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68th annual Four Corners Gem & Mineral Show boasts gems, geodes, fossils and more

Three-day event lasts until Sunday afternoon
The Turquoise Mining Co. has been in the Ruvalcaba family business for about 30 years and has attended the Four Corners Gem & Mineral Show for about five or six years, said Dan Ruvalcaba, grandson of the founder.

The 68th annual Four Corners Gem & Mineral Show kicked off Friday with about 1,000 attendees gathered to see gems, geodes, fossils, meteorites, crystals, handcrafted jewelry and art showcased by 60 vendors at La Plata County Fairgrounds.

Cindy Pugsley, the show chairwoman, said she anticipated another 2,000 attendees by the day’s end.

The vendors, ranging from Four Corners Gem & Mineral Club members to geology enthusiasts, traders and dealers from around the country, were spread across the fairgrounds with tents, booths and tables stacked with quartz, calcite, fluorite, hematite, ammonites, obsidian, moonstones, geodes and more.

Pugsley said the vendors were treated to a full dinner catered by Elevated Eats on Friday night after the first day of the show.

David Gonzales, Fort Lewis College professor of geosciences, geologist and president of the Gem & Mineral Club, is the go-to guy for anyone who finds a curious rock and needs help to identify it, Pugsley said.

Gonzales was particularly excited on Saturday about a specimen another club member, Sky Roberts, was showcasing at his booth: a slab of rutile, which is an oxide mineral made of titanium dioxide.

“In terms of rutile, usually you find rutile in quartz, like little hairs,” he said. “... A lot of people will cut it and polish it.”

Four Corners Gem & Mineral Club member Sky Roberts’ “stunning” rutile, a mineral used in many sunscreens to protect the skin from UV radiation as well as used in white paints. (Christian Burney/Durango Herald)

Roberts’ specimen, over half a foot long, glistened when held in the sunlight. Gonzales said it was a stunning and unique sample.

“What a lot of people don’t realize is this mineral is used in most sunscreens to prevent UV radiation from getting to your skin. It’s also used in white paint,” he said.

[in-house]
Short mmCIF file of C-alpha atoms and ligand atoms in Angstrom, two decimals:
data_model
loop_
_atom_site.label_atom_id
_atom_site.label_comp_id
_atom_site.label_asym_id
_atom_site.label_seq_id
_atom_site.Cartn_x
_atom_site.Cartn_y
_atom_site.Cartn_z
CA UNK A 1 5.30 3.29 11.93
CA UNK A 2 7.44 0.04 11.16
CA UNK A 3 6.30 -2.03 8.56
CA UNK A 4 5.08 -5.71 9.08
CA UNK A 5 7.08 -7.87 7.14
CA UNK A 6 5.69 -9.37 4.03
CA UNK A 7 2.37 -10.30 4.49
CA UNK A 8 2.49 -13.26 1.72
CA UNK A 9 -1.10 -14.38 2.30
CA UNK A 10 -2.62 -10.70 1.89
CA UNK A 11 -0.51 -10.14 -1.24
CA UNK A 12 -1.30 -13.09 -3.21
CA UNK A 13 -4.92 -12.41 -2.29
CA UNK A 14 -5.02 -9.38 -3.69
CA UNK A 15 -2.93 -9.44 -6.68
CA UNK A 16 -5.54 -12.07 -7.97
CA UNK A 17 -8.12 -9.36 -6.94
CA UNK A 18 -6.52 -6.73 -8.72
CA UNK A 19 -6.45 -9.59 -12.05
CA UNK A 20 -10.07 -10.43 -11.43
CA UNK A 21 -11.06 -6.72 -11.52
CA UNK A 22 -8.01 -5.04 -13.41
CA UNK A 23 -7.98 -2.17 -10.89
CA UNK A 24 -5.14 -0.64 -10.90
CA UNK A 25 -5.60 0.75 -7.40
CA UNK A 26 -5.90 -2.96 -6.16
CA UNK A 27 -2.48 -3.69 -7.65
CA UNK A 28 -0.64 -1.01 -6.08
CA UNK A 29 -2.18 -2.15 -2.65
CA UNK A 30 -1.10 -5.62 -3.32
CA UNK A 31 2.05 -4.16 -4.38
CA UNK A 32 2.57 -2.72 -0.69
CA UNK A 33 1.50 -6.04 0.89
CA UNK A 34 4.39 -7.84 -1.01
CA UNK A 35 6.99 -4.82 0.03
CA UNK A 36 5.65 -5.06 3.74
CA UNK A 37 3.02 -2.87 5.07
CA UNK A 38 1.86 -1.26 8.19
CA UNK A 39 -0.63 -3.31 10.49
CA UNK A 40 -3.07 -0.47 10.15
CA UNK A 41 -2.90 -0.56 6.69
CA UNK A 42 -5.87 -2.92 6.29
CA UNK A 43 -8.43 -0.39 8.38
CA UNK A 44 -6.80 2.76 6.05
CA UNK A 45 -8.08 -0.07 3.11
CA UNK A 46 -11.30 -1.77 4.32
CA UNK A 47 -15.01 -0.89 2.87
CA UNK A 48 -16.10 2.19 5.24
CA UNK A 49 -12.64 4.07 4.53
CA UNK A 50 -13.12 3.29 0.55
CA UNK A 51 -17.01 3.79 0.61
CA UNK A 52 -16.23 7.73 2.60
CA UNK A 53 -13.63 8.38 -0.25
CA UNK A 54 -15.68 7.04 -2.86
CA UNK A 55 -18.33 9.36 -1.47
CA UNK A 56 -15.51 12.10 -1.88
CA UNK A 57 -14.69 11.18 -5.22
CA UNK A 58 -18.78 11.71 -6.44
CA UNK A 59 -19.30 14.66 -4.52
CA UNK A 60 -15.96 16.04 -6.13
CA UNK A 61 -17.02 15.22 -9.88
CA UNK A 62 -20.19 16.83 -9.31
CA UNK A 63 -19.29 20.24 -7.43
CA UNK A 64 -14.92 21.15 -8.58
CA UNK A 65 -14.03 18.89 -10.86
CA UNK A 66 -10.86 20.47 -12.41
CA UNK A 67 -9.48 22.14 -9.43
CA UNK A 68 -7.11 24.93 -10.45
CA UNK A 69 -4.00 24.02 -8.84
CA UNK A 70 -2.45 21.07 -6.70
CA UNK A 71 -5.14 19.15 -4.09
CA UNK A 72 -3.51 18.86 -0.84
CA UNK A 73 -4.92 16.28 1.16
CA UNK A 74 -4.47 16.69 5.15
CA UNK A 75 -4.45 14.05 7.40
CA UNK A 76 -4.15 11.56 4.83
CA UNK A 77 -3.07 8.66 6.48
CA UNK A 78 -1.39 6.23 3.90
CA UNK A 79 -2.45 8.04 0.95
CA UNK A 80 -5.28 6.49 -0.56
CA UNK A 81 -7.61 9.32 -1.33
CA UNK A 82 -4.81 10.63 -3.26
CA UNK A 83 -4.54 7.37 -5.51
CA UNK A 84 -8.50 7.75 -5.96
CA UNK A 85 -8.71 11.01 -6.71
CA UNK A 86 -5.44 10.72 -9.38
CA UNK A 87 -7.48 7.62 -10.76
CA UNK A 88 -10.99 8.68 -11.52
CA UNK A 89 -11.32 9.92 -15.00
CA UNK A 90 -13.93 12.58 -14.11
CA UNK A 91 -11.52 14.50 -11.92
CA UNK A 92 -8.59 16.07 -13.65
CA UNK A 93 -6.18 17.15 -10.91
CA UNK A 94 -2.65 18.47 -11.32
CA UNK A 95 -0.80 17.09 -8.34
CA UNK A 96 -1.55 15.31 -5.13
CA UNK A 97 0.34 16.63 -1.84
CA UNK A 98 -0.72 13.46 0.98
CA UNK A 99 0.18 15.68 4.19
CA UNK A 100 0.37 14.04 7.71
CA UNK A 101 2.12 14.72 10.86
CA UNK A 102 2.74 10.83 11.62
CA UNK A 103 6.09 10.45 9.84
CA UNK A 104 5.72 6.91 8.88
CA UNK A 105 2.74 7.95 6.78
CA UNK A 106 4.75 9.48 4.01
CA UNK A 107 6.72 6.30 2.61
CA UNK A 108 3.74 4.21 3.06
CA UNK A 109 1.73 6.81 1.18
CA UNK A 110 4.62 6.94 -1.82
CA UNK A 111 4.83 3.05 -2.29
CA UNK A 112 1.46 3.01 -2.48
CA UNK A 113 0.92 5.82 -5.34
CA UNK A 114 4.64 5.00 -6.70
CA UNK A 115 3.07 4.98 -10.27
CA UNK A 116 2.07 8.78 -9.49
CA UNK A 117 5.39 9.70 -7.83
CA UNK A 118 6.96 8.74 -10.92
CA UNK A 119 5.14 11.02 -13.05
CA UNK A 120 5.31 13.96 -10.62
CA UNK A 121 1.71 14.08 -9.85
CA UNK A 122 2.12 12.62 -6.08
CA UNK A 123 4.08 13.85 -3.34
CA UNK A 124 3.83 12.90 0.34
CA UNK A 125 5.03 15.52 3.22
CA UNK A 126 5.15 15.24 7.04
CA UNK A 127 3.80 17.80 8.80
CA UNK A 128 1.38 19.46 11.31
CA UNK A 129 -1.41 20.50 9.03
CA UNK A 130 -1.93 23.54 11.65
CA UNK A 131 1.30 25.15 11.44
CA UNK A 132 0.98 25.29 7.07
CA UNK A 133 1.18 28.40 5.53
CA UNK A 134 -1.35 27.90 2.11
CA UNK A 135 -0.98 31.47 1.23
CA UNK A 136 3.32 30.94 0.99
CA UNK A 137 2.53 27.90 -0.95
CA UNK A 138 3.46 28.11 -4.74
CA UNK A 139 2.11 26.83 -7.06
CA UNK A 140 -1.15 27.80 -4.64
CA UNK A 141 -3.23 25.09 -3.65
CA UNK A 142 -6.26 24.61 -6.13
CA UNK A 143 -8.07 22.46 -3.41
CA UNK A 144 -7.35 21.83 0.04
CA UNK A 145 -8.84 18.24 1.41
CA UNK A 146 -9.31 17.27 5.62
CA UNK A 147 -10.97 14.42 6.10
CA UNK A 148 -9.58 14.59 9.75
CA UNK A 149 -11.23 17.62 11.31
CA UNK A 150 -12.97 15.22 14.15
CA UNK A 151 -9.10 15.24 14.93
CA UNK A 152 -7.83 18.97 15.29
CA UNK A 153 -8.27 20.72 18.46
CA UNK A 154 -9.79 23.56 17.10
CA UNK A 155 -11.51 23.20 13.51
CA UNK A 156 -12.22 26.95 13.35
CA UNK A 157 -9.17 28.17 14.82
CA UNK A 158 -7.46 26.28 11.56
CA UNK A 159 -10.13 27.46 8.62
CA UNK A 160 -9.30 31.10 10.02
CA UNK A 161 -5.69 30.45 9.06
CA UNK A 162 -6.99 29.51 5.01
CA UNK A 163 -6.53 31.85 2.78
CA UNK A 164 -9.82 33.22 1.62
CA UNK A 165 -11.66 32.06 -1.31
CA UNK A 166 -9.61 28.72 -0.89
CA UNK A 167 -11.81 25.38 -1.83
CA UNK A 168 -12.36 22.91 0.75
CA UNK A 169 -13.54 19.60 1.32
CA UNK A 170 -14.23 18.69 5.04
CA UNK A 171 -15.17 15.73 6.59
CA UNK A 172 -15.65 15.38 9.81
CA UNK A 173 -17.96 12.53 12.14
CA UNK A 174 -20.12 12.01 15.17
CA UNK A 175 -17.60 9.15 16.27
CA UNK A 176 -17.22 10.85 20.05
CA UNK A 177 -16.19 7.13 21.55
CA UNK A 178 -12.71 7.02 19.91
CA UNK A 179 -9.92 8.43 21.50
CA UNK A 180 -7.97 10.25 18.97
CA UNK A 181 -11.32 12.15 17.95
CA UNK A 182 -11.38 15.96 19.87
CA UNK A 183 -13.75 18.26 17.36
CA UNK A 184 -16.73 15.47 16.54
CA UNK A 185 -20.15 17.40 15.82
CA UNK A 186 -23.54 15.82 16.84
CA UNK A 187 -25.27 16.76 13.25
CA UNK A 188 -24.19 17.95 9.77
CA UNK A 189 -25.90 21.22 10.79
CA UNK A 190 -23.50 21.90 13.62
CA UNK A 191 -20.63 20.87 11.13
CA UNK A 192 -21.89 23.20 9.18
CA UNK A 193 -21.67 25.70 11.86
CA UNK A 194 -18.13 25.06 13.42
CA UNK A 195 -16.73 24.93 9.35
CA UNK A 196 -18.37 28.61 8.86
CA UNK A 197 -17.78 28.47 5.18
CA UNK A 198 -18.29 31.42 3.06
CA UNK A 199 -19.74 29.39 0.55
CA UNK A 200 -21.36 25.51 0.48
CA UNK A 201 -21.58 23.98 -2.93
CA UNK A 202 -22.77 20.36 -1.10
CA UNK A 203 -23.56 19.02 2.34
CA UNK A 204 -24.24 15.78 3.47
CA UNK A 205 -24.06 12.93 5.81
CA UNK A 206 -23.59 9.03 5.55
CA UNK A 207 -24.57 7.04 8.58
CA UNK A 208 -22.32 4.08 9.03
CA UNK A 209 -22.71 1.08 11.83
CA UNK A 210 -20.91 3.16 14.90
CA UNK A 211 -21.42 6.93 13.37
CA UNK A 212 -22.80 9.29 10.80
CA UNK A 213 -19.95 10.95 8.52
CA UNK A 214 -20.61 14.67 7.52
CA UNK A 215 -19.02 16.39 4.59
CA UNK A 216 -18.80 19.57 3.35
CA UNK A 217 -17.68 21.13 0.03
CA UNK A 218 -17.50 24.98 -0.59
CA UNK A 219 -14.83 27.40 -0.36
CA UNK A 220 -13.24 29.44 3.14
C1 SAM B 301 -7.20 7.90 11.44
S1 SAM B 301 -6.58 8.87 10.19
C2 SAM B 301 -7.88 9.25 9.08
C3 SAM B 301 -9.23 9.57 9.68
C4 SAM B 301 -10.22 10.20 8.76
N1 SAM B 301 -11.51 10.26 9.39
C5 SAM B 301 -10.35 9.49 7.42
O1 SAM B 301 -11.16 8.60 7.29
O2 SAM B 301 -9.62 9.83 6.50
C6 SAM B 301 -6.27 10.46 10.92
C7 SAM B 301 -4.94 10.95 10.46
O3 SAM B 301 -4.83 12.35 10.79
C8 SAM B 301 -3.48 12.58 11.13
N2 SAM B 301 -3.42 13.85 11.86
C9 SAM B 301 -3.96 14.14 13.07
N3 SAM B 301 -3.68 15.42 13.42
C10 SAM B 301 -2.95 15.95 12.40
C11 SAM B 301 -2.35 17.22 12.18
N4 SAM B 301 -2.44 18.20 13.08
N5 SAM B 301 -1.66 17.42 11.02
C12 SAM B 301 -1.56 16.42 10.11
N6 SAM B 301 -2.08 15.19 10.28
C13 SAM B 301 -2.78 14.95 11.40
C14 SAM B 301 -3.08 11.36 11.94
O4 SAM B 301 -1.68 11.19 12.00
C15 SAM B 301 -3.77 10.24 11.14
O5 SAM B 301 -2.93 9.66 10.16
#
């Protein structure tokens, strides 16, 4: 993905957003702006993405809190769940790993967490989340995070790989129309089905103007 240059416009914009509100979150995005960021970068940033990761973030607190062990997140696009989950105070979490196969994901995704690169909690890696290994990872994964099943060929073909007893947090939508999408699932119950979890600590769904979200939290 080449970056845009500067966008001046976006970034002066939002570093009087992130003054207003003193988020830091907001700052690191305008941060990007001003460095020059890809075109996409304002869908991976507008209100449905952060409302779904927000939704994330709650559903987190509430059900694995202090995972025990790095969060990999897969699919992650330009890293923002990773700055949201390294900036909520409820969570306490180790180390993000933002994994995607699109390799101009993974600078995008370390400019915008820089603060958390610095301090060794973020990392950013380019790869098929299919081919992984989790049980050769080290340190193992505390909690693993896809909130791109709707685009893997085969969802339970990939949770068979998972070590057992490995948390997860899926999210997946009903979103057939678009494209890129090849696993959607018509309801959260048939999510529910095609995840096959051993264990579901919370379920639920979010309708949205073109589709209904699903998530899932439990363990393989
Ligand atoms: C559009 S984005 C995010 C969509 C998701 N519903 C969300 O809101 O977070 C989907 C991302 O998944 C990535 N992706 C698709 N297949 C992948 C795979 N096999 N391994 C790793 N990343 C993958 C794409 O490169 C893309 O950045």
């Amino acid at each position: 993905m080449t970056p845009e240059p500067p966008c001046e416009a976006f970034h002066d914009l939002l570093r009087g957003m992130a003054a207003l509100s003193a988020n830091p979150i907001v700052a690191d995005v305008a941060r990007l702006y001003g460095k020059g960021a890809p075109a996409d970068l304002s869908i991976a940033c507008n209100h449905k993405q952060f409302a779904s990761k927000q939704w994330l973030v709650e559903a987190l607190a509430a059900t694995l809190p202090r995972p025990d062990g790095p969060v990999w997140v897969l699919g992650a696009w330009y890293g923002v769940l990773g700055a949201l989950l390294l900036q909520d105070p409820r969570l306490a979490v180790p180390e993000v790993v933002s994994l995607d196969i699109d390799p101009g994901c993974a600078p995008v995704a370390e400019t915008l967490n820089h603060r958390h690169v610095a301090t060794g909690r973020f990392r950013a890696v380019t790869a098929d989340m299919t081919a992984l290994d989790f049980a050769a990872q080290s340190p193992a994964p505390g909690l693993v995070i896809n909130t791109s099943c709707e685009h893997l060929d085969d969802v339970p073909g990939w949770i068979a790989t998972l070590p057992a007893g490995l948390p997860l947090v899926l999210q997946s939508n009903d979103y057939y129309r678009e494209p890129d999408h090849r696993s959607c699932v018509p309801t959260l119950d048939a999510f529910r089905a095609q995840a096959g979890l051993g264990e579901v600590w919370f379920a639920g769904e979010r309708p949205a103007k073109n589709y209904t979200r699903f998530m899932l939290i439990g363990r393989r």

Coming upon items such as Roberts’ rutile is what make the Four Corners Gem & Mineral Show so interesting, he said.

“If you go to a big show like Denver or Tucson, you get a huge selection of worldwide samples. But here, there’s some real ‘gems,’” he said, pun intended.

When Gonzales buys something at the show, sometimes it’s because it would make for a good sample for one of his geology lessons. But other times, he just wants to add it to his personal collection, he said.

Vendors new and old
Robert Head, owner of Perfect Point Crystal Co. in Kansas City, Missouri, said this is his second year in the minerals-dealing business. He collects and sells minerals from all over the world. His business model is wholesale to dealers and shops and he makes a lot of his revenues from selling bismuth, he said. (Christian Burney/Durango Herald)
Robert Head, right, owner of Perfect Point Crystal Co., picks out some gems from his collection to show patrons to his booth Saturday at the 68th annual Four Corners Gem & Mineral Show. (Christian Burney/Durango Herald)

Some of the vendors at La Plata County Fairgrounds this weekend for the show have been participating for years. Others are still learning the ropes.

Robert Head, owner of Perfect Point Crystal Co. in Kansas City, Missouri, said this is his second year in the minerals-dealing business. He quit his IT job to pursue a career selling bismuth, a naturally occurring mineral with crystal formations that can also be quickly “grown” or “guided,” and other minerals.

He said Gem & Mineral Show is the first show he has visited a second time since he began touring in the minerals market. He sells wholesale to dealers and shops and also makes his collections available at shows such as the one ongoing through Sunday in Durango.